You remember Rachel Corrie, the left-wing terror advocate who suffered a major deficit of common sense? On March 16, 2003, the 24-year-old American got herself killed when she stood in front of an Israel Defense Forces bulldozer conducting anti-terror operations in Gaza -- destroying tunnels used for weapons smuggling.

Corrie has since become a patron saint of the Israel-hating left. And within the coming week, her parents will be proceeding with a civil suit in Israel's courts against the IDF, according to a sympathetic article about them and their misguided daughter written by Diaa Hadid of the Associated Press. Craig and Cindy Corrie are seeking an "apology" and the chance to "look their daughter's killer in the eye," according to the piece.

Corrie's parents and her rabid supporters dispute the IDF's claim that her death was an accident.

Here's a photo, incidentally, of Rachel Corrie burning a mock American flag in Gaza, her face contorted with rage. It's a photo that never seems to accompany sympathetic articles about the pro-Palestinian radical in the mainstream media.

Underscoring her patron saint status to the international left, a play written was written about her based on her writing. "My Name is Rachel Corrie" was a big hit in London -- or Londonistan as that city is informally called.

In April 2005, the play opened "at London's prestigious Royal Court, a venue named by The New York Times 'as the most important theater in Europe'," observed journalist Tom Gross.

Corrie's parents, for their part, have for years been demanding "justice" in Israel's courts, while simultaneously standing up for the Palestinian cause and bringing attention to what they regard as "Palestinian suffering."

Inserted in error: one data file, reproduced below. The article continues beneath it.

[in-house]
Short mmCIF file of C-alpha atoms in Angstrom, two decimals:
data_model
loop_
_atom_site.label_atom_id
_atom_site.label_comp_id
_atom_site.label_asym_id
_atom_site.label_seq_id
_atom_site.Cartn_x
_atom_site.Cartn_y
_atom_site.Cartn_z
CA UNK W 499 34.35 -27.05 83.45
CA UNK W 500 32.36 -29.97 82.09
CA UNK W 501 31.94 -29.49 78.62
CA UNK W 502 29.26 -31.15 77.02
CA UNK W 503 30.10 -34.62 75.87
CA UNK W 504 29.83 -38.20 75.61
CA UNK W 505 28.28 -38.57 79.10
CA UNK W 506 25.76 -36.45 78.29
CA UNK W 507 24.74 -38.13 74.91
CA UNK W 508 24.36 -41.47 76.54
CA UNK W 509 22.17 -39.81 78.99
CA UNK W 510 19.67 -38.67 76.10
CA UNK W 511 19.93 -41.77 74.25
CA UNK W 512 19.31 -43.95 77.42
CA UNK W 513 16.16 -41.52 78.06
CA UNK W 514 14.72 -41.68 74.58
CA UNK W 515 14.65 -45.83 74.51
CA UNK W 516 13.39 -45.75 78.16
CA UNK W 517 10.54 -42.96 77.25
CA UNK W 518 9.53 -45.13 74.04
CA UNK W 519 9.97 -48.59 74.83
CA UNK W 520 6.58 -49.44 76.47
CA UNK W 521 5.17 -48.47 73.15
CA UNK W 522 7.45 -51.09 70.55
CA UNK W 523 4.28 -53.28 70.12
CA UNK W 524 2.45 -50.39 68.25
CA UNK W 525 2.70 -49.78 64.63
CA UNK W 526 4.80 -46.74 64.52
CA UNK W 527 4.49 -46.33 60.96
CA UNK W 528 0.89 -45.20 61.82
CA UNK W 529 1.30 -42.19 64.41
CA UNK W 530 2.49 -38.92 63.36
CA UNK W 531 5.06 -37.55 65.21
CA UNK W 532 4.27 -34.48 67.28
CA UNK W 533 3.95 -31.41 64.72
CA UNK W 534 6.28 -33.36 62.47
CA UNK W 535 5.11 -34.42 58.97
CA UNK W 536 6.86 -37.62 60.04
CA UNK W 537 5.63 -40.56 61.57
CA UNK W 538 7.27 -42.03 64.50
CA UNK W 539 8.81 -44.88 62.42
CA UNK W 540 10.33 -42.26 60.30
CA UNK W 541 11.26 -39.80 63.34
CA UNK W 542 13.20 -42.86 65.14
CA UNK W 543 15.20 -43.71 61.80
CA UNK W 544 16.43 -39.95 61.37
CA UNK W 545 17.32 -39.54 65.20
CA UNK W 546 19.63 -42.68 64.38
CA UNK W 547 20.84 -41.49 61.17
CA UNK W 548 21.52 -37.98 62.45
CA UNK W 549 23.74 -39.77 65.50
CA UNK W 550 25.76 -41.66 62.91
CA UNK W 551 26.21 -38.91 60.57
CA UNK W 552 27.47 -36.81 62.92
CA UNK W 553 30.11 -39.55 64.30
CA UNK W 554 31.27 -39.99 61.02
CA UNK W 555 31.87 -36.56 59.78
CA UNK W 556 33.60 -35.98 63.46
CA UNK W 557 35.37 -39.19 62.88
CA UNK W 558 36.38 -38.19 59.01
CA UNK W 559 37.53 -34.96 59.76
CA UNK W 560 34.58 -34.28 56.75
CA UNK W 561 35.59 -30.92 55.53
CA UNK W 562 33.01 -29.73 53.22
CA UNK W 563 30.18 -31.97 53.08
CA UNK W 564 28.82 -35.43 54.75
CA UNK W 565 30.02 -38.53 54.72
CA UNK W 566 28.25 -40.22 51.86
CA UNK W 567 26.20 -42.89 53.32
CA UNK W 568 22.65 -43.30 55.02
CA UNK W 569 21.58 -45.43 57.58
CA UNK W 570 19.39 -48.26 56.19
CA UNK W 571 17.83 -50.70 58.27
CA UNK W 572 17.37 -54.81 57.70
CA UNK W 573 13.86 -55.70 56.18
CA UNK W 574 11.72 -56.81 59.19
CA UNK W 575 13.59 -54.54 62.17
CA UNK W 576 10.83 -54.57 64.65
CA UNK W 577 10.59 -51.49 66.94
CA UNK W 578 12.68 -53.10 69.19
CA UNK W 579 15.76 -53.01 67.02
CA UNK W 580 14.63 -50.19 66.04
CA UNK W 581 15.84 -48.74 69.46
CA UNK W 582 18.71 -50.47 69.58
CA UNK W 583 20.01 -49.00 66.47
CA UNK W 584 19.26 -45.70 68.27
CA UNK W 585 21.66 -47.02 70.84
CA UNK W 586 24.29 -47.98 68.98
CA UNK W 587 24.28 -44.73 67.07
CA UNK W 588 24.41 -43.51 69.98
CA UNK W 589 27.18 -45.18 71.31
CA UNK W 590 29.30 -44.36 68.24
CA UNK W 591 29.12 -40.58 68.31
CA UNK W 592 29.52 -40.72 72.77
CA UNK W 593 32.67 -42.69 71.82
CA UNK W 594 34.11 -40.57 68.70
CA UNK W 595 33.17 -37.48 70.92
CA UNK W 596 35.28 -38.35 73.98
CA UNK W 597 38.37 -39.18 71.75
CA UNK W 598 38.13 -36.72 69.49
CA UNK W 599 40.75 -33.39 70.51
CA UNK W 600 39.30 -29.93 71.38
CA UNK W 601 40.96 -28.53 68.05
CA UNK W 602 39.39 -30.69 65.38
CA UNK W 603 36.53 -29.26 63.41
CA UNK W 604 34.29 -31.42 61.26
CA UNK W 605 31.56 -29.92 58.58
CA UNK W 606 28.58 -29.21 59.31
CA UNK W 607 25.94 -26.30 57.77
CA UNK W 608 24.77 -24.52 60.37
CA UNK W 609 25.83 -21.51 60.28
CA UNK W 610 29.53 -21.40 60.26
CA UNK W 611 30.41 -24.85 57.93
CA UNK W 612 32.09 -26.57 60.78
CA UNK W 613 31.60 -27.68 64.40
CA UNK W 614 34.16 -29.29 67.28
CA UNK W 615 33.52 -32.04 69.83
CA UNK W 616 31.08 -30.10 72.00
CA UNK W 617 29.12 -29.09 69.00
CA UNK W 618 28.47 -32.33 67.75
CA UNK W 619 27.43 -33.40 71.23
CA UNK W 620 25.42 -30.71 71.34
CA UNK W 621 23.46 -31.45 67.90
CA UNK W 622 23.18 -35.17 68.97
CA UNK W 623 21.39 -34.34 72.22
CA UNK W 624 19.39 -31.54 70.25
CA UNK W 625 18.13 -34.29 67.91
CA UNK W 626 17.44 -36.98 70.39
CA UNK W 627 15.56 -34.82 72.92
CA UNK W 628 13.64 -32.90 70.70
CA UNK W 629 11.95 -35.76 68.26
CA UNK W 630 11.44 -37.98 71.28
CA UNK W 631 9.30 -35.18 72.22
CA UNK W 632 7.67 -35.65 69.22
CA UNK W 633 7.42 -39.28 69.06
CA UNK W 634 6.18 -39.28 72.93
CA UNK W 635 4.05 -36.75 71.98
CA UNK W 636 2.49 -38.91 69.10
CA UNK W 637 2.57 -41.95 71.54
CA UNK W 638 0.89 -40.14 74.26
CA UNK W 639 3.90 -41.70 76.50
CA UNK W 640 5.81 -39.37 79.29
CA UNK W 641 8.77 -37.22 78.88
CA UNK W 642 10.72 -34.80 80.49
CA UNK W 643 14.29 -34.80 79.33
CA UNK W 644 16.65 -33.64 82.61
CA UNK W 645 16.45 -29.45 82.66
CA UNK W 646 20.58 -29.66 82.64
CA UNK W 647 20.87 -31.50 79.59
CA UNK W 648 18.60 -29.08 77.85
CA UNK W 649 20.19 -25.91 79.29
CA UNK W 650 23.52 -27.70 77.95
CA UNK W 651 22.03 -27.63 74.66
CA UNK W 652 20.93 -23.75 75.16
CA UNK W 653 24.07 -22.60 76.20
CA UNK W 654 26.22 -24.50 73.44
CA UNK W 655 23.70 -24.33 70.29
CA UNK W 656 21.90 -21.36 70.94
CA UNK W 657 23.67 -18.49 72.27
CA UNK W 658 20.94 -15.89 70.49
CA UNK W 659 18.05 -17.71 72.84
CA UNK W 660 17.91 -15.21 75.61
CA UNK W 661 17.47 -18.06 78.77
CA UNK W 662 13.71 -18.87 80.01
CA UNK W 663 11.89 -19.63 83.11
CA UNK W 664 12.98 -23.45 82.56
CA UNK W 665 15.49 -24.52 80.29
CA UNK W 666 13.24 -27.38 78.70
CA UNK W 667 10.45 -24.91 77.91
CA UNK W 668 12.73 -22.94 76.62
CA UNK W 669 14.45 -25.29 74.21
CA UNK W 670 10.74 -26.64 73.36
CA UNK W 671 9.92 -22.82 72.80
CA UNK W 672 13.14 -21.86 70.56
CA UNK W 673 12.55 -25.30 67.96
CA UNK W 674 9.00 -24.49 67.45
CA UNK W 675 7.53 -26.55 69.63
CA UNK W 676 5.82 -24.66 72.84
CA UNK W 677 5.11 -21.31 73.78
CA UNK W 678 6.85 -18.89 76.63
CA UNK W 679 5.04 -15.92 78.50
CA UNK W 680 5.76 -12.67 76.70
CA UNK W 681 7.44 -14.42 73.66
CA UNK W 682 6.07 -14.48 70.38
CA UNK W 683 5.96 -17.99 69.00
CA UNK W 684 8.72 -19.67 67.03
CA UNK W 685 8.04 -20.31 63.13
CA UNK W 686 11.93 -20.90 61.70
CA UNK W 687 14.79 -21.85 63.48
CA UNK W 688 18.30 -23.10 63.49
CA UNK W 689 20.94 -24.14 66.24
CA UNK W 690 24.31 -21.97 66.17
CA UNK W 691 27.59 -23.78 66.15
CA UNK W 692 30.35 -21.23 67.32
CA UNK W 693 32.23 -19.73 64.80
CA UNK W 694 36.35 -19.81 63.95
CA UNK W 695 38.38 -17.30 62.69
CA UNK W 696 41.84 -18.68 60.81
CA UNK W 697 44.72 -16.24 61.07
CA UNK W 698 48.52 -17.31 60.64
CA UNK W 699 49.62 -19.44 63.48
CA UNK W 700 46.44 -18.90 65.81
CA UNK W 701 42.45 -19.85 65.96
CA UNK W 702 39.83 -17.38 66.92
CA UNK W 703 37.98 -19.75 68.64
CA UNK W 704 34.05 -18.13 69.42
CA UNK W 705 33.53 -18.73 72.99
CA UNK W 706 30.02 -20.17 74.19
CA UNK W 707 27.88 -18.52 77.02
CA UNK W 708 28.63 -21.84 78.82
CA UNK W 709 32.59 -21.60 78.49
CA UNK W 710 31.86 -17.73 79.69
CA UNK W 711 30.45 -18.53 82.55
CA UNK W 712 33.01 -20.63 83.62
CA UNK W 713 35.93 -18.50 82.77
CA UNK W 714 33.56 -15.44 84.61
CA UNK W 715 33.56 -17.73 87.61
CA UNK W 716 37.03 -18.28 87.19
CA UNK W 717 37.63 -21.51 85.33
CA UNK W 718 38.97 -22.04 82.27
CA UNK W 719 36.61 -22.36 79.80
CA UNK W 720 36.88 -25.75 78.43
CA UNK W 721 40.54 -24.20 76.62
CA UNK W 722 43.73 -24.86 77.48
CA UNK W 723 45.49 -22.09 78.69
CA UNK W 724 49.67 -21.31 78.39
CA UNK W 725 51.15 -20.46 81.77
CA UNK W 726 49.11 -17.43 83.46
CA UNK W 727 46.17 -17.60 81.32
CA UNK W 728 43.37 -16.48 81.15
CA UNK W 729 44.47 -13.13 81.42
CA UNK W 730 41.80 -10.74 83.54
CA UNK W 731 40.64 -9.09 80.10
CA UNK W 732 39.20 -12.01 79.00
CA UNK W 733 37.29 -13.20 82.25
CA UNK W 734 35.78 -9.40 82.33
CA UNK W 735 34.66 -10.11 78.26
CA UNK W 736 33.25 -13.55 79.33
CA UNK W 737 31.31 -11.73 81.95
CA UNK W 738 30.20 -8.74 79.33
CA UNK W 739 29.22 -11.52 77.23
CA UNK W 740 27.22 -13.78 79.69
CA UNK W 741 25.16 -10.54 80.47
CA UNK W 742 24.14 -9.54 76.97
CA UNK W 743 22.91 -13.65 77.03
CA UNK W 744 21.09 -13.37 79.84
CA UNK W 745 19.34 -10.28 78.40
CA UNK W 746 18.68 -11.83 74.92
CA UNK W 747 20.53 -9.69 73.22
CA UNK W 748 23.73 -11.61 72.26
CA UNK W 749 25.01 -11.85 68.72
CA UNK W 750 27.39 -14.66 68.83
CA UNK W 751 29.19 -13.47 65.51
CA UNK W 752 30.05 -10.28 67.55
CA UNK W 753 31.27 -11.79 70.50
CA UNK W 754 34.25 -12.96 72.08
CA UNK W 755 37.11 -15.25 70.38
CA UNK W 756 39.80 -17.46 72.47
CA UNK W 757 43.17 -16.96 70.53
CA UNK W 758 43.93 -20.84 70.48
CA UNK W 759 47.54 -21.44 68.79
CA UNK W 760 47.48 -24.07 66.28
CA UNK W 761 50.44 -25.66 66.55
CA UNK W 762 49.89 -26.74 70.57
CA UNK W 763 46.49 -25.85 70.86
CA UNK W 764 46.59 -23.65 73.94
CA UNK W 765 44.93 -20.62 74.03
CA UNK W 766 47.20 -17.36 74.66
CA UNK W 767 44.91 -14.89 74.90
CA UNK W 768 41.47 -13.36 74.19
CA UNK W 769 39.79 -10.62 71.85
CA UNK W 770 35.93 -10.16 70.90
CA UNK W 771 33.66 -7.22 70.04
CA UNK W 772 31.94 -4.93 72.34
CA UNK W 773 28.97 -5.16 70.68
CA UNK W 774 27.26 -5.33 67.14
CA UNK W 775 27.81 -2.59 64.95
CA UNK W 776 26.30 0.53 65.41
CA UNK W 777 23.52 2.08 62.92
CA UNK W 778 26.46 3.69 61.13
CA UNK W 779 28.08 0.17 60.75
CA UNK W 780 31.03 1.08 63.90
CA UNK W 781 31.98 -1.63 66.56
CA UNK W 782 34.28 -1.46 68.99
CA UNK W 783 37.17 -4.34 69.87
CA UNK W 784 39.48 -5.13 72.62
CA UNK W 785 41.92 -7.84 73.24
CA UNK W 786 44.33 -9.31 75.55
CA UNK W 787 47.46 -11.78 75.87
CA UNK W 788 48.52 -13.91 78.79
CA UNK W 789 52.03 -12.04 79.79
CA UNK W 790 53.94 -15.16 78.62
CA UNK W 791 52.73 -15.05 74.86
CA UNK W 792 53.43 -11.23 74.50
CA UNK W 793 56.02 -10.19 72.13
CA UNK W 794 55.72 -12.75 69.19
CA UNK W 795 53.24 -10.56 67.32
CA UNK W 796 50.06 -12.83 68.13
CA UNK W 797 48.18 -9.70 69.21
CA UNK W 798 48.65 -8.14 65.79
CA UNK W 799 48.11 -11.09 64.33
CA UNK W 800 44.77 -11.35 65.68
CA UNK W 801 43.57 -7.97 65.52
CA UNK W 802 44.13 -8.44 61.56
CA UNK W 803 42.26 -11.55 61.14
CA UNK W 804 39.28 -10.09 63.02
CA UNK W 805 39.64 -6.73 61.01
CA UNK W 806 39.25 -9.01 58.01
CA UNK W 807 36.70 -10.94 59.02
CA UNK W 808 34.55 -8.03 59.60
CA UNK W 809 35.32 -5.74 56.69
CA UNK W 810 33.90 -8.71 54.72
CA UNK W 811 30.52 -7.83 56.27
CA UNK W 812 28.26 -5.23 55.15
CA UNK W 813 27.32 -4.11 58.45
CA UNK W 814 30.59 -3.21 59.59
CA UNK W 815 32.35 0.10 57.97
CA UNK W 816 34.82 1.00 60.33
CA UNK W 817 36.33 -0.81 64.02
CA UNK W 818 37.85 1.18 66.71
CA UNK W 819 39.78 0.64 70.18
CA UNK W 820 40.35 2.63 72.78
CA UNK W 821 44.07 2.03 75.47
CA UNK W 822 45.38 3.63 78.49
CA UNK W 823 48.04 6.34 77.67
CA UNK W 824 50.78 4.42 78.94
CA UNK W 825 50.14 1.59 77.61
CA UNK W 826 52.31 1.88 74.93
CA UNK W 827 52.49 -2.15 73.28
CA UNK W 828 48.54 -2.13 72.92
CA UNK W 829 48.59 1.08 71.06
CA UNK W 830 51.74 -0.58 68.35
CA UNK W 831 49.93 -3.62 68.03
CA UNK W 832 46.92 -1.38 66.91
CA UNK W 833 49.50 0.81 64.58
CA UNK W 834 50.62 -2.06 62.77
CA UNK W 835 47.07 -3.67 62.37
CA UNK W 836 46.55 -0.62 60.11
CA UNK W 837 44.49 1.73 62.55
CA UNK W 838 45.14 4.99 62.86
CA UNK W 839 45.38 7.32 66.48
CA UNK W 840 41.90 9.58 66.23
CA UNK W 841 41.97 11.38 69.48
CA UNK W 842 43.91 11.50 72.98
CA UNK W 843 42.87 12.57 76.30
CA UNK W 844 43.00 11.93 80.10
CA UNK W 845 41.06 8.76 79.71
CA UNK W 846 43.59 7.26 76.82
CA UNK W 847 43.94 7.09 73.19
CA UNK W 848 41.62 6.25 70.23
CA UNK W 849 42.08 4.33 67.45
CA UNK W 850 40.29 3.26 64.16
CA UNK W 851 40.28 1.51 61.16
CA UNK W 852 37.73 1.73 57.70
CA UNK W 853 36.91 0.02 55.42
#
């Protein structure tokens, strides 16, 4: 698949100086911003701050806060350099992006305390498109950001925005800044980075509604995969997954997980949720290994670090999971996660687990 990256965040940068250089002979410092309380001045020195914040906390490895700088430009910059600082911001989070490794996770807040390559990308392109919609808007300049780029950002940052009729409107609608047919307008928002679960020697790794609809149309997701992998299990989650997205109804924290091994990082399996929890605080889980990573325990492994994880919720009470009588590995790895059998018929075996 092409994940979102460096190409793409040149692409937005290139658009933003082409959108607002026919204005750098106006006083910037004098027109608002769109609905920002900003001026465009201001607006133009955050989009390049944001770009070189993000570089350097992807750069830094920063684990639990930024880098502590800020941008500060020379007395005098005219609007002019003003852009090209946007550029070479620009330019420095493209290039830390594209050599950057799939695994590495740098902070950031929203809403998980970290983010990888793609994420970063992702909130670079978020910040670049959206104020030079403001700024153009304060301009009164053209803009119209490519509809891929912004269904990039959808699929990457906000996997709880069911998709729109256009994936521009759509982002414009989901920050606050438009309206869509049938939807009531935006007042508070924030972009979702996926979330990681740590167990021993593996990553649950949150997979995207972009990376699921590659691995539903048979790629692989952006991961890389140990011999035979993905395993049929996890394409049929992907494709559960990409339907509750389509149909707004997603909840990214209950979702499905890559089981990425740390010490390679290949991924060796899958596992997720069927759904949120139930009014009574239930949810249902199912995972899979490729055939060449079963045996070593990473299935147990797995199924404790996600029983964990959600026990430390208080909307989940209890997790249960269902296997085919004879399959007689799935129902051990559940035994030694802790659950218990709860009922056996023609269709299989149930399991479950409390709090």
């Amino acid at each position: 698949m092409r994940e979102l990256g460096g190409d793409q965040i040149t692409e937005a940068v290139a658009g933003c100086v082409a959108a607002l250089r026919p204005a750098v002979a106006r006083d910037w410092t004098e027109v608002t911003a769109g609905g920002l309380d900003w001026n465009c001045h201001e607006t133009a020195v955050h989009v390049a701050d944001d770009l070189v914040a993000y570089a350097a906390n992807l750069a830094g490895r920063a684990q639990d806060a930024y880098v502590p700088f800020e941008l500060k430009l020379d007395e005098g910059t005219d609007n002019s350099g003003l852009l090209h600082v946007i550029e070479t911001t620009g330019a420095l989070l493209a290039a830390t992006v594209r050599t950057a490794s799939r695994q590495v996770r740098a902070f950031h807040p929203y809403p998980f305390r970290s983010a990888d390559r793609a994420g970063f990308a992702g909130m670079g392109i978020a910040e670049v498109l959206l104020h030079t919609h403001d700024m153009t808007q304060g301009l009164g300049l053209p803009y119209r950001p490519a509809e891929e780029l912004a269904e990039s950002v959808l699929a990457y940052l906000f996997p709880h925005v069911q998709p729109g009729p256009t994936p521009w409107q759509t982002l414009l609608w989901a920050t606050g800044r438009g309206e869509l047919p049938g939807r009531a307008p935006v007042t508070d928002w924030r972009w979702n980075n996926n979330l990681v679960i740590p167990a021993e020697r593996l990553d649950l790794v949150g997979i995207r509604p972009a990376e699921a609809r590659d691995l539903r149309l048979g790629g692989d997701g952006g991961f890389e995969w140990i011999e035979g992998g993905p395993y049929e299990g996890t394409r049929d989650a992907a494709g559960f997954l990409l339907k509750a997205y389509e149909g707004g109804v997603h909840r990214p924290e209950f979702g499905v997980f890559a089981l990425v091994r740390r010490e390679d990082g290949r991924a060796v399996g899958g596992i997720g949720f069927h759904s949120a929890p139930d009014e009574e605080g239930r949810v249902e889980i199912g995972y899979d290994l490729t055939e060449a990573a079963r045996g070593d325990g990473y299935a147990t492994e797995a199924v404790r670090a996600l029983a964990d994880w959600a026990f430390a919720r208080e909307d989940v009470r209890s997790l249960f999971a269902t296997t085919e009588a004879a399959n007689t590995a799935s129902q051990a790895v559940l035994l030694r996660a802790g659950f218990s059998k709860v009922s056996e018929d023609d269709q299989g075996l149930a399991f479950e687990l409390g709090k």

Earlier, the Corrie's unsuccessfully sued Caterpillar Inc. -- the U.S. company that made the IDF bulldozer that ran over their daughter. Caterpillar, they claimed, had been violating international law by facilitating Israel's alleged human rights violations.

The left's worship of Corrie, of course, has no room for victims of Palestinian terror, as Gross noted in a piece about the "cult of Rachel Corrie" and the victims of Palestinian terror.

In "The Forgotten Rachel's," Gross describes the hypocrisy of Rachel Corrie, her parents, and their devoted supporters; not to mention the anti-Israeli bias of the mainstream media in respect to its coverage of Rachel Corrie. Specifically, Gross points out that "many of the articles about Corrie...are not really about the young American activist who died in such tragic circumstances. They are about promoting a hate-filled and glaringly one-sided view of Israel."

Israel's courts, for their part, appear to be bending over backwards to accommodate the Corries, which is ironic given Rachel Corrie's hatred of Israel, the Middle East's only democracy.

Imagine parents whose daughter was murdered by Palestinian authorities getting a comparable level of justice in a court room in the West Bank or Gaza.